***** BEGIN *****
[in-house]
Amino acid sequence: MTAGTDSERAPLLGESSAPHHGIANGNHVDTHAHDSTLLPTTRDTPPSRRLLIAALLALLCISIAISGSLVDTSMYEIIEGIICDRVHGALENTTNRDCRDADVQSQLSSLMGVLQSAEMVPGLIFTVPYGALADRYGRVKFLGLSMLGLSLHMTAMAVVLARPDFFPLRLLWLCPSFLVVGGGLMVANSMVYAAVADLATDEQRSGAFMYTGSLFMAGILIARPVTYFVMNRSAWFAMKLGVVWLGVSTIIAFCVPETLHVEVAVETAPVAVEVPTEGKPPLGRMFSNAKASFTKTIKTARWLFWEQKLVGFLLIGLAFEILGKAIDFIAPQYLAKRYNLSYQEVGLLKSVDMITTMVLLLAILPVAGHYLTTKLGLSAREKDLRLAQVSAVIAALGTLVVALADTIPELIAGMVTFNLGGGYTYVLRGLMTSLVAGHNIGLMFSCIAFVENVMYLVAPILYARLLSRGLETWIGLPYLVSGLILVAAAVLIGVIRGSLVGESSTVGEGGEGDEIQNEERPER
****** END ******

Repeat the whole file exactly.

[in-house]
Amino acid sequence: MTAGTDSERAPLLGESSAPHHGIANGNHVDTHAHDSTLLPTTRDTPPSRRLLIAALLALLCISIAISGSLVDTSMYEIIEGIICDRVHGALENTTNRDCRDADVQSQLSSLMGVLQSAEMVPGLIFTVPYGALADRYGRVKFLGLSMLGLSLHMTAMAVVLARPDFFPLRLLWLCPSFLVVGGGLMVANSMVYAAVADLATDEQRSGAFMYTGSLFMAGILIARPVTYFVMNRSAWFAMKLGVVWLGVSTIIAFCVPETLHVEVAVETAPVAVEVPTEGKPPLGRMFSNAKASFTKTIKTARWLFWEQKLVGFLLIGLAFEILGKAIDFIAPQYLAKRYNLSYQEVGLLKSVDMITTMVLLLAILPVAGHYLTTKLGLSAREKDLRLAQVSAVIAALGTLVVALADTIPELIAGMVTFNLGGGYTYVLRGLMTSLVAGHNIGLMFSCIAFVENVMYLVAPILYARLLSRGLETWIGLPYLVSGLILVAAAVLIGVIRGSLVGESSTVGEGGEGDEIQNEERPER